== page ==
With this in mind, let’s revisit the climactic moment of the book. Rorschach, having learned that Ozymandias has murdered most of the population of New York, and that his comrades are willing to let Veidt off the hook (for the greater good and for their own safety), chooses death over compromise. I haven’t really talked about Rorschach yet, which might seem odd, first because he actually fits nicely into both allegorical schemes listed above, and second because his costume is based on a psychiatric test that has you attach symbolic significance to random shapes. But the key to understanding Rorschach is not to look at the shapes on his mask: it’s to pay attention to the colors. In moral terms, Rorschach lives in a world of black and white: he has no shades of gray. This leads him to be one of the most violent – and frankly scary – dudes in the Watchmen universe, prone to dropping people down elevator shafts when they violate his code.
Rorschach is unsettling. The swiftness and finality of his judgments, his fundamental opposition to compromise, make him awkward company even at the best of times. When you get right down to it, Rorschach and Ozymandias have a bit in common, in that both are cavalier about taking lives. What differs is their motivation. Rorschach wants to punish the guilty. Ozymandias actually wants to protect the innocent… even if it means killing a whole bunch of innocents for the greater good. In the narrative of Watchmen, Rorschach is a hero and Ozymandias a villain, but you have to wonder what kind of damage Rorschach would do if he had access to Ozymandias’ resources. And Veidt too is unwilling to compromise. He is pragmatic to a fault, but that which he feels must be done, he will do, cost be damned.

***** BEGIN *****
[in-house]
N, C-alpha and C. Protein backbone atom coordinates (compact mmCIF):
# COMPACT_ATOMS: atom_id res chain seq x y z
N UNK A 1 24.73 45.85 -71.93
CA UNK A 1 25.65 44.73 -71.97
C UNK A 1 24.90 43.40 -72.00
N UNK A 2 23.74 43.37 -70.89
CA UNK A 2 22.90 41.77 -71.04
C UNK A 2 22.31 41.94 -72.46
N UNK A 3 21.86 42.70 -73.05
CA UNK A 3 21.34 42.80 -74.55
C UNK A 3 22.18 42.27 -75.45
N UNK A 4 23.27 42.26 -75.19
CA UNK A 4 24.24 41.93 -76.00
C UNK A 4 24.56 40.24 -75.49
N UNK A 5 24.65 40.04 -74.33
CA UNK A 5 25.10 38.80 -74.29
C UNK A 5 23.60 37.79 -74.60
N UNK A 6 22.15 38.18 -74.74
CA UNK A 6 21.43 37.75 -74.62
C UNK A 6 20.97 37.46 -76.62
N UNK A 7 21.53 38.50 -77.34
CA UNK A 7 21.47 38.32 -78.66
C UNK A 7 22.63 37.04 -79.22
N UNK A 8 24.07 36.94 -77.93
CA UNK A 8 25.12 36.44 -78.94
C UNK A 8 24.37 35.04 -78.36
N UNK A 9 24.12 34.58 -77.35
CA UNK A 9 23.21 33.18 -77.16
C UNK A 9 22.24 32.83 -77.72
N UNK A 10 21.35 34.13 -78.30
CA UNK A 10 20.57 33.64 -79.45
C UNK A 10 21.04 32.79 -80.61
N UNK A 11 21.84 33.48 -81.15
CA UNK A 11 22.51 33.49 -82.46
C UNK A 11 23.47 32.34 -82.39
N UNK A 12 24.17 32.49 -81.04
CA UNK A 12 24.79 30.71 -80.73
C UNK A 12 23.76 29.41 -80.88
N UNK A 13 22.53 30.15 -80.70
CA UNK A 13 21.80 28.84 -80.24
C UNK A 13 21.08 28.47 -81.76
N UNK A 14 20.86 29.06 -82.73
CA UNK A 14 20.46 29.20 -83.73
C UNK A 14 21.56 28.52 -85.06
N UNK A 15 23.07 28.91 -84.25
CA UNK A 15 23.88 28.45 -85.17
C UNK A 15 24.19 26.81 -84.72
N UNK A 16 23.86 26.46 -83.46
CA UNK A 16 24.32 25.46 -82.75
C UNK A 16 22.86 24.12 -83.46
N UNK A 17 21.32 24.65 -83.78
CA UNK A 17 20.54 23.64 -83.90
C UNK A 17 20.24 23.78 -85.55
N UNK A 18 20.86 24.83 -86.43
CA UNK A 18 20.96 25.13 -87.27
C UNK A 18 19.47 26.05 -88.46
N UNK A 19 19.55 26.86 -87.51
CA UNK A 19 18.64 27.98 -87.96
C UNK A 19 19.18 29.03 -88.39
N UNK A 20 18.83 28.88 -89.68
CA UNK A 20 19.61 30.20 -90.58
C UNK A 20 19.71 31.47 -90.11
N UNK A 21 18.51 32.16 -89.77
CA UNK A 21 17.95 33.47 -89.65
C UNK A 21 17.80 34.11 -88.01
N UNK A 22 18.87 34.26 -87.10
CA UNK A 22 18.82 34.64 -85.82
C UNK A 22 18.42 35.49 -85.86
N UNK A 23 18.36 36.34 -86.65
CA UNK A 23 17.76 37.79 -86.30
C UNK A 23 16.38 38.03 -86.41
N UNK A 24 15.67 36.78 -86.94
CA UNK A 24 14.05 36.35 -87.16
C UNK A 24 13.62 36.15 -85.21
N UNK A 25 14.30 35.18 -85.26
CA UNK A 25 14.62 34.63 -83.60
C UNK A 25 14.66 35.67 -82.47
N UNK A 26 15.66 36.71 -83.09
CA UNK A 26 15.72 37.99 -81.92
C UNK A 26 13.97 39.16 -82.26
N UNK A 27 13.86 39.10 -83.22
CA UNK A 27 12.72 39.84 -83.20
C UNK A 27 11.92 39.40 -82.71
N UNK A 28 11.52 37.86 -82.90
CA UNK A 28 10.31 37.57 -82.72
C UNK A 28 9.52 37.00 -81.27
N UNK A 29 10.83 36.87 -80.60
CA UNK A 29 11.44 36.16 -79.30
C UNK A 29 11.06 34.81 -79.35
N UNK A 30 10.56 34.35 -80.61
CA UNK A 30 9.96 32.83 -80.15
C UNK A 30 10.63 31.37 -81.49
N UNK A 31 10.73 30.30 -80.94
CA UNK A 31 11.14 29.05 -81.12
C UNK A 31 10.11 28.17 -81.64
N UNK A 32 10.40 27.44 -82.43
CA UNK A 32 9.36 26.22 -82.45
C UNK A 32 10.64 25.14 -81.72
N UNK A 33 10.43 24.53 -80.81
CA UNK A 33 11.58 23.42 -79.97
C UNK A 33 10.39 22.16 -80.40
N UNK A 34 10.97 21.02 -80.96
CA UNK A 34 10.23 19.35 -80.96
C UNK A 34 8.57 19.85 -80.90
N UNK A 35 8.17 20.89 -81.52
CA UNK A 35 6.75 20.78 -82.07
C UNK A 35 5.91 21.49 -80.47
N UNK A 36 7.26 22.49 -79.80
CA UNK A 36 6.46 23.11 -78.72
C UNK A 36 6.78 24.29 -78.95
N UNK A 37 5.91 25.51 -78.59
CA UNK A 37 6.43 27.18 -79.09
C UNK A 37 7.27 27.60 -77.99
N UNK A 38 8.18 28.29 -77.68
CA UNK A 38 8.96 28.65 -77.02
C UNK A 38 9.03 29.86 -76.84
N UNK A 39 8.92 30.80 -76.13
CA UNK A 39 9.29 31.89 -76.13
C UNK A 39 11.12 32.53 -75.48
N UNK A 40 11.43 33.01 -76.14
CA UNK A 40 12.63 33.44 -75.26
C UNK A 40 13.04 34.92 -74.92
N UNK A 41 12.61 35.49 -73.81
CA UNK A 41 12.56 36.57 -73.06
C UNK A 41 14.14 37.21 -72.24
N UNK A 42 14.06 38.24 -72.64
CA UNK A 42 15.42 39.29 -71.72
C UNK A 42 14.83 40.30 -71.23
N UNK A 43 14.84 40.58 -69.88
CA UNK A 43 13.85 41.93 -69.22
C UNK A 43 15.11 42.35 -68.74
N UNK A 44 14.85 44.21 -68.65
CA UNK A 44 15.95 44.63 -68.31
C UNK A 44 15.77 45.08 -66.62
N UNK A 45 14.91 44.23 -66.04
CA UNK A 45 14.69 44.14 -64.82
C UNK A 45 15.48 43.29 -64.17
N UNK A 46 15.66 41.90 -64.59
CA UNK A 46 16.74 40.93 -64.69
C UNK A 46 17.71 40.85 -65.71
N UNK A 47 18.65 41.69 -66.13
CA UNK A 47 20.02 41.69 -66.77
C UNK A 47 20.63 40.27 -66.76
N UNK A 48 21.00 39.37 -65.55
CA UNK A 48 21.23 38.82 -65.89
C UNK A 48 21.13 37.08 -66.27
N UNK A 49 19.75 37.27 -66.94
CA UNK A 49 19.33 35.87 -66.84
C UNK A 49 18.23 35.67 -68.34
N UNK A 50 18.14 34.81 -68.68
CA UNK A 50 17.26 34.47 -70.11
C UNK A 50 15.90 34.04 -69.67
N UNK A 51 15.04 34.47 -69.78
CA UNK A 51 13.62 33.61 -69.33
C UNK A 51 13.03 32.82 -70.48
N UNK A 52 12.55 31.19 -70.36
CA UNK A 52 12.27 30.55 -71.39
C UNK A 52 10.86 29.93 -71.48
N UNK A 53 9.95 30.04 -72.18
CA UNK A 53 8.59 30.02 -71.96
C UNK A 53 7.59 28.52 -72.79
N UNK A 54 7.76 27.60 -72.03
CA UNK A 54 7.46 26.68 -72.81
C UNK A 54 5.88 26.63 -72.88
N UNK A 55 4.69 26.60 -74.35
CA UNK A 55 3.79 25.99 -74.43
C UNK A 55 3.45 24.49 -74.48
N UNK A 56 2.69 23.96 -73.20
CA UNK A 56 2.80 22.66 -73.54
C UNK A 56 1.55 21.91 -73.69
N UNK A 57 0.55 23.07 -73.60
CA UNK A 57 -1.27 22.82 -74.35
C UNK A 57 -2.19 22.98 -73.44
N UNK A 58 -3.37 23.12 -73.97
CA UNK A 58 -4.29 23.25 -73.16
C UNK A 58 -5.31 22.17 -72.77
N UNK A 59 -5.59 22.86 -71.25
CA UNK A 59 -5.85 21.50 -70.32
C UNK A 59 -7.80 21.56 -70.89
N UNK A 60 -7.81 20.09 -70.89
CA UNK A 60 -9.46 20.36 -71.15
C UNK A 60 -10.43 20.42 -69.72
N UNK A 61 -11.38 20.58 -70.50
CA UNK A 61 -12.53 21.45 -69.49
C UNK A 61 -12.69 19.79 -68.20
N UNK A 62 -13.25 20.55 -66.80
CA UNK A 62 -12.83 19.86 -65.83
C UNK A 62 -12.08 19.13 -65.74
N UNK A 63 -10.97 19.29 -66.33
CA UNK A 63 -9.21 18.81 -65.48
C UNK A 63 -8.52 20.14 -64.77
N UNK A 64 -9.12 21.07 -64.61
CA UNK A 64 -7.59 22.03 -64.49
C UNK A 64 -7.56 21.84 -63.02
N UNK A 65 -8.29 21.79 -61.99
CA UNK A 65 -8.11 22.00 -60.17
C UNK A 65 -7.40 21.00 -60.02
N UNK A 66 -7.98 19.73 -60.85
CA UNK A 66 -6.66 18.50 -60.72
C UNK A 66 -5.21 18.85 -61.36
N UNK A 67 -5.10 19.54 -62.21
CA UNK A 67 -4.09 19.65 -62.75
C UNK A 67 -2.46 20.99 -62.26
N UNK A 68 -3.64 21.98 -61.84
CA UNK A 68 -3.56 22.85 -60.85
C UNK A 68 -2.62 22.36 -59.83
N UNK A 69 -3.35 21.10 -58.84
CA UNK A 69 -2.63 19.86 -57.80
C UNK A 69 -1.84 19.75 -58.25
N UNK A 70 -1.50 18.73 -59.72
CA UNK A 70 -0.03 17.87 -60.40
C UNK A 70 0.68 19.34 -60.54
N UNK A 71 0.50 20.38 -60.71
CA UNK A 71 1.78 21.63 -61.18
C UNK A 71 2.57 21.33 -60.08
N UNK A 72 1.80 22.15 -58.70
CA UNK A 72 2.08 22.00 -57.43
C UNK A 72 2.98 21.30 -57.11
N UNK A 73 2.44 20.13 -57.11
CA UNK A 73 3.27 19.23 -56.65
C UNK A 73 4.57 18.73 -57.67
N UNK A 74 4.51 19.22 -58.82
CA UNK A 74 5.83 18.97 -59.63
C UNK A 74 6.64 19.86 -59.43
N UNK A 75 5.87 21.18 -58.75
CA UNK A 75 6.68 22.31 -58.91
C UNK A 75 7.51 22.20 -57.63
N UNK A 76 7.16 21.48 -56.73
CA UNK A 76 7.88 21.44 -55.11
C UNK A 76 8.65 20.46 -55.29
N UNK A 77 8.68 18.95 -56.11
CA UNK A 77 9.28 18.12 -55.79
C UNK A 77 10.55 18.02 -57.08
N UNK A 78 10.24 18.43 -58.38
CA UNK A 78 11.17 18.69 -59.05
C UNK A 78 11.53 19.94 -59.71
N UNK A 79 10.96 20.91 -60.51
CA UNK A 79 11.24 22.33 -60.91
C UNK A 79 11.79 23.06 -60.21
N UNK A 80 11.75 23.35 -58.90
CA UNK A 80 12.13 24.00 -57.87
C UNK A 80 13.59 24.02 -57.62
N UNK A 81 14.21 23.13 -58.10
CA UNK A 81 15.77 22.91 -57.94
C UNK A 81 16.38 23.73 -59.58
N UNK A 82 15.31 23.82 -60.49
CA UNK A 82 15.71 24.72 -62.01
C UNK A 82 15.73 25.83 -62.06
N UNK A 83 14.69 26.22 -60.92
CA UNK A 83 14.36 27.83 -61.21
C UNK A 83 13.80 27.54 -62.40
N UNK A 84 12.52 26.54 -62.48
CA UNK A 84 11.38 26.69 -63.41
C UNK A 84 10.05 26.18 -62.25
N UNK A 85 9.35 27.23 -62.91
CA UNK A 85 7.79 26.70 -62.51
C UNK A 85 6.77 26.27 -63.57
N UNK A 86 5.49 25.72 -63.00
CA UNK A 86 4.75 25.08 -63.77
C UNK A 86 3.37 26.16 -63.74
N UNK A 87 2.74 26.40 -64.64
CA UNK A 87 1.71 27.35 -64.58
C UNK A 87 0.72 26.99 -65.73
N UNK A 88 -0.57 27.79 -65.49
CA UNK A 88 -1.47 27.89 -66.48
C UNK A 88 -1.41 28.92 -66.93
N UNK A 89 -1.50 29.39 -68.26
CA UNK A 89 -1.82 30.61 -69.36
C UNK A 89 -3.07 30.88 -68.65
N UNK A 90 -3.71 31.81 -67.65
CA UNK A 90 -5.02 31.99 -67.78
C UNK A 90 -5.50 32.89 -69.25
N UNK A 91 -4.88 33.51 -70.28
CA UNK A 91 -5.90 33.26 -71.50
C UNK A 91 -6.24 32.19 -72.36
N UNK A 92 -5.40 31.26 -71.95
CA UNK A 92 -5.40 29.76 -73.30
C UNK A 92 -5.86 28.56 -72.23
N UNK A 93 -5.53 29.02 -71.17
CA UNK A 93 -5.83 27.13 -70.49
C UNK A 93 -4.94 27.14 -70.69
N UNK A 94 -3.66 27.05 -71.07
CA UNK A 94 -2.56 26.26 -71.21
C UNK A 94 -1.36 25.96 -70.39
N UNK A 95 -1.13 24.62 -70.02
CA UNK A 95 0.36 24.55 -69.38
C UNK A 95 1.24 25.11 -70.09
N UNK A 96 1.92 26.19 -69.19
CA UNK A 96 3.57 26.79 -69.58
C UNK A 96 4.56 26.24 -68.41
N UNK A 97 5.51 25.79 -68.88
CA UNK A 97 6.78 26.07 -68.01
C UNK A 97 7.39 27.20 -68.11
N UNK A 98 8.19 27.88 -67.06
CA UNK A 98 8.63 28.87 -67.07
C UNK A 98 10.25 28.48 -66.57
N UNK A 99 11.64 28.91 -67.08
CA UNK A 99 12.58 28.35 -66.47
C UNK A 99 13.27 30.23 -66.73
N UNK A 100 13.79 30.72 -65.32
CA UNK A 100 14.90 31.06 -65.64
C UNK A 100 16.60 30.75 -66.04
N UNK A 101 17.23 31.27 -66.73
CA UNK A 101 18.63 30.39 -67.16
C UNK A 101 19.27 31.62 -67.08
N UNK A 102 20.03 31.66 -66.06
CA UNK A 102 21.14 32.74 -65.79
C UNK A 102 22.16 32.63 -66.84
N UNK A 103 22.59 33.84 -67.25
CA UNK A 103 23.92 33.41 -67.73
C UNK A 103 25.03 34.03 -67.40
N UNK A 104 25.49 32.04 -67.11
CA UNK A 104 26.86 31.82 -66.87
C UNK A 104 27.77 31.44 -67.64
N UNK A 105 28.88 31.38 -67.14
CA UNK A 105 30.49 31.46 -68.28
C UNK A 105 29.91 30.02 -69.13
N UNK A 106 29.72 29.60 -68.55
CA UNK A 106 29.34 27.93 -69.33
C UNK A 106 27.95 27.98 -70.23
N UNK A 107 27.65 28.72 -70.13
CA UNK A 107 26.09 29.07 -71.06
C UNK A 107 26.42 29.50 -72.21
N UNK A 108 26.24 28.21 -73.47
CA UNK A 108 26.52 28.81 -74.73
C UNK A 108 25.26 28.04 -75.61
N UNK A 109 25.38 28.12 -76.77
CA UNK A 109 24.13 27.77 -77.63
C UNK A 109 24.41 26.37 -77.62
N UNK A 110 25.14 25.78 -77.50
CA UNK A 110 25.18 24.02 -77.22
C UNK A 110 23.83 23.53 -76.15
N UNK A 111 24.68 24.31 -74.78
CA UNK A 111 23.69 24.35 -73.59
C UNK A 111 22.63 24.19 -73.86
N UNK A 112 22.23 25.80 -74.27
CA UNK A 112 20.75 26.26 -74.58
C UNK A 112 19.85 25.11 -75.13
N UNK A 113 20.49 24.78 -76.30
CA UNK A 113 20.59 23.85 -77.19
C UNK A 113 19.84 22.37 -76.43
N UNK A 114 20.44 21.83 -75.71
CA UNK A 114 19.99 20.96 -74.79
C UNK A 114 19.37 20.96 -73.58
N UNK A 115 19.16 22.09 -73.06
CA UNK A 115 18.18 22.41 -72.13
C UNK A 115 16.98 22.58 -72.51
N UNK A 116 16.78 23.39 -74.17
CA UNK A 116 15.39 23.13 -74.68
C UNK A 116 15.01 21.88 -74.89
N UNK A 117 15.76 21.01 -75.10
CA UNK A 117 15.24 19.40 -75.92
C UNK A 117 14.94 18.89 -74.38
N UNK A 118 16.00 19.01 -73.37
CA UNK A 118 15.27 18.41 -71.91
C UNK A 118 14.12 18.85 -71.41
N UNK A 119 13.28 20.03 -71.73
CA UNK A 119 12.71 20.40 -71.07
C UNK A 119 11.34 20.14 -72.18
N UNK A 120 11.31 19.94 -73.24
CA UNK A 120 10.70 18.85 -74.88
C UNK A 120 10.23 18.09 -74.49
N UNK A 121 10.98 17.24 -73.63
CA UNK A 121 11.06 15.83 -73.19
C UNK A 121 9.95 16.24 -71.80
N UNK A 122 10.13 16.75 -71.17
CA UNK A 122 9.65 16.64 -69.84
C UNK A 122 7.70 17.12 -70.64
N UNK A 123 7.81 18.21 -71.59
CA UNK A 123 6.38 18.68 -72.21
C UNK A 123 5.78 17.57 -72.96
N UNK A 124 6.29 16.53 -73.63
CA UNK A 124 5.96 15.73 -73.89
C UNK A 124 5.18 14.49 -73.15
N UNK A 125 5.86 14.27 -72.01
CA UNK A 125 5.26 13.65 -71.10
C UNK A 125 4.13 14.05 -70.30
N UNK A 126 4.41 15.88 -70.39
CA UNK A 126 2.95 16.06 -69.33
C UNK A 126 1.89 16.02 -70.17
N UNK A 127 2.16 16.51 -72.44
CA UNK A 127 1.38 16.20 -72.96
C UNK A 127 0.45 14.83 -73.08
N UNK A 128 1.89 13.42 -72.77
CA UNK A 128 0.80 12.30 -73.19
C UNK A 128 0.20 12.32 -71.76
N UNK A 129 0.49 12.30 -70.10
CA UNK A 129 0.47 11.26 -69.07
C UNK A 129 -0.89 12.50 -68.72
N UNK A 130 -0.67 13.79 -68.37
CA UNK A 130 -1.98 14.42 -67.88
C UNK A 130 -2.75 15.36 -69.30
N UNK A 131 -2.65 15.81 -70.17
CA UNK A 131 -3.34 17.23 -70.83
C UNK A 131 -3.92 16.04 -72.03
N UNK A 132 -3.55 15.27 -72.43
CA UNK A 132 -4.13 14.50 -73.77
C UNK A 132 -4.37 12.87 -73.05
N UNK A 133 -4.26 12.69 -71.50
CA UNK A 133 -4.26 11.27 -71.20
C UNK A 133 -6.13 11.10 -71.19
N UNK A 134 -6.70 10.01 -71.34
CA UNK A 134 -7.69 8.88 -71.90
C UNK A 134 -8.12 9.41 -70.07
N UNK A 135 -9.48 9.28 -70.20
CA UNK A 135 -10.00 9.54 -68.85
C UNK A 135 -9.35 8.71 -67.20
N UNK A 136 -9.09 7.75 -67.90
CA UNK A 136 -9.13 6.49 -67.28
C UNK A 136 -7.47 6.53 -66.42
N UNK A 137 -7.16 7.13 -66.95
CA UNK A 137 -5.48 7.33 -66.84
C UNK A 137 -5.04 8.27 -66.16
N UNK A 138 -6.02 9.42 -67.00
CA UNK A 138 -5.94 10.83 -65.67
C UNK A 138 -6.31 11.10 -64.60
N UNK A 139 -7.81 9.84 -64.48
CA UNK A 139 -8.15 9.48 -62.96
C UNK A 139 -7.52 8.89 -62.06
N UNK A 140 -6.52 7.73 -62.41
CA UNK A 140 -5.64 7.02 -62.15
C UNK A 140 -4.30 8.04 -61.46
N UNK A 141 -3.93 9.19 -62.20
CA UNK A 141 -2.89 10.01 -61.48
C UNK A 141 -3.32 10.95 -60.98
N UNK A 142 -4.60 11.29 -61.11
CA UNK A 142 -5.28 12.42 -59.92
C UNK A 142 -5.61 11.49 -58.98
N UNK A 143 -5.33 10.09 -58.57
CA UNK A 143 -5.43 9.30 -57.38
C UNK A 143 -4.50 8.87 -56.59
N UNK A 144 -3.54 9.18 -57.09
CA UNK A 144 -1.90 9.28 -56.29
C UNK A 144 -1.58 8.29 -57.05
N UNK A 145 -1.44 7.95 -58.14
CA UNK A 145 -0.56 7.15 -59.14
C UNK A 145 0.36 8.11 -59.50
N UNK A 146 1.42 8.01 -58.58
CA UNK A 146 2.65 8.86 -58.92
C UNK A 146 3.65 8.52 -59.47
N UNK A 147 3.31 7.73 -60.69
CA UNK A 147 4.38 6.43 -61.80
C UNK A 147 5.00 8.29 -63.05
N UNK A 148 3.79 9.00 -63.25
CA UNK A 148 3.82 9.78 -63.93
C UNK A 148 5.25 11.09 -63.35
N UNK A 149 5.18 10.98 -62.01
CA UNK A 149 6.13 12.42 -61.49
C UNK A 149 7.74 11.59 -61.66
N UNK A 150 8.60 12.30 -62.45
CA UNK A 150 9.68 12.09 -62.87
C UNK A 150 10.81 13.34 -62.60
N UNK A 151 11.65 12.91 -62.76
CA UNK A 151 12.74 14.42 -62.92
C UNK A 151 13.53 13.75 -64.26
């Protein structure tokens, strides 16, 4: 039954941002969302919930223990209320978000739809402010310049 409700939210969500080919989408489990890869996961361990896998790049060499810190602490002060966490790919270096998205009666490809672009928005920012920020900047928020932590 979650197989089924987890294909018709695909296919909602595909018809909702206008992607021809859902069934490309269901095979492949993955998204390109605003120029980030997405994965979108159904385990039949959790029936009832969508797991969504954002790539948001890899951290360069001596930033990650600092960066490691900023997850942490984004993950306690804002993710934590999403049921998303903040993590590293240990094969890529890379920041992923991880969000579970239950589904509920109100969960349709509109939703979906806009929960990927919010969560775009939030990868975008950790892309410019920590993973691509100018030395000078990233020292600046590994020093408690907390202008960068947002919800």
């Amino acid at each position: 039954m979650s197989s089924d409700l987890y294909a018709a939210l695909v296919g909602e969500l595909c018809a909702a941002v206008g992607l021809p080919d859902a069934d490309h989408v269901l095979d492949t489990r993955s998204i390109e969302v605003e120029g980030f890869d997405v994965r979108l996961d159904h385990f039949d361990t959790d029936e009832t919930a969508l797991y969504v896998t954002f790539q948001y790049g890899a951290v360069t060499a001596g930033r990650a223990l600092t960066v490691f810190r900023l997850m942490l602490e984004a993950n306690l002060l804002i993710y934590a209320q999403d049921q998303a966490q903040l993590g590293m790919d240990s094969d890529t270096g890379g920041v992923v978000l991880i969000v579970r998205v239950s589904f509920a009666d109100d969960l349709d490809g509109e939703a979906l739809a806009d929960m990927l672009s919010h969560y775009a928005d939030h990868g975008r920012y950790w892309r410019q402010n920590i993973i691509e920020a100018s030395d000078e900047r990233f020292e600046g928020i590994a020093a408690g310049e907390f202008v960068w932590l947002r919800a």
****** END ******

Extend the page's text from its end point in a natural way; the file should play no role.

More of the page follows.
So maybe the conflict at the end of the book isn’t really Rorschach vs. Ozymandias. It’s Rorschach vs. Dr. Manhattan. Like I said before, the pictures of New York City shattered by Ozymandias’s attack are meant to suggest a nuclear strike: Veidt’s a jerk, sure, but this is what we’re meant to be scared of. (And if you want to get technical about it, the good Doctor is complicit in the attack from the beginning, in that his non-linear experience of time would have allowed him to stop it if he felt the need.) When Rorschach goes down, it’s Manhattan – not Veidt – that destroys him. This is significant.
The message of Watchmen, then, is this: in a world where man can end the world, there is no place for moral absolutes. Dropping a man down an elevator shaft in the name of justice is problematic. Blowing up a city in the name of justice is apalling, and what’s more, unjust. The touching thing about this scene, to me, is that Rorschach knows it too. He demands that Dr. Manhattan kill him, and he takes off his black and white mask first… because in this world, abandoning absolute morality is the only absolutely moral thing to do.
I might also remind you at this point of the series’ other major casualty, the Comedian, who as I said represents American military adventurism. Make of that what you will.